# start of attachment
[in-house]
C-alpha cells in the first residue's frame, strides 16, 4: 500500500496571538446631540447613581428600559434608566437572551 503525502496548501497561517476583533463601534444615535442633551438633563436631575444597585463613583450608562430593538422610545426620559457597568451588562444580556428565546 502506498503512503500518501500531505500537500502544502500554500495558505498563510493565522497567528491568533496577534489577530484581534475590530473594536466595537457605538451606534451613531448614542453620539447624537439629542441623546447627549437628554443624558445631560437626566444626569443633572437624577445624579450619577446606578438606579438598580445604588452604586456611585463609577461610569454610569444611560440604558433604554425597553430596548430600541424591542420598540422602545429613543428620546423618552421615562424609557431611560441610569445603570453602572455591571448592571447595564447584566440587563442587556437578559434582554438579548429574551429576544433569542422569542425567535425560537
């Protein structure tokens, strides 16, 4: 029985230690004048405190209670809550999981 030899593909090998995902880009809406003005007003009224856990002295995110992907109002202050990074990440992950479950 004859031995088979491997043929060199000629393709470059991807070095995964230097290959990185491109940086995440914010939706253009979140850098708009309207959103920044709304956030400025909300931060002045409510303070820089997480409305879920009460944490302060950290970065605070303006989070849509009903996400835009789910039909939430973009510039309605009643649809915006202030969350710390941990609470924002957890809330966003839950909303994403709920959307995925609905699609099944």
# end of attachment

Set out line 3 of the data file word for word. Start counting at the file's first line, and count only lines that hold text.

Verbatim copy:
């Protein structure tokens, strides 16, 4: 029985230690004048405190209670809550999981 030899593909090998995902880009809406003005007003009224856990002295995110992907109002202050990074990440992950479950 004859031995088979491997043929060199000629393709470059991807070095995964230097290959990185491109940086995440914010939706253009979140850098708009309207959103920044709304956030400025909300931060002045409510303070820089997480409305879920009460944490302060950290970065605070303006989070849509009903996400835009789910039909939430973009510039309605009643649809915006202030969350710390941990609470924002957890809330966003839950909303994403709920959307995925609905699609099944």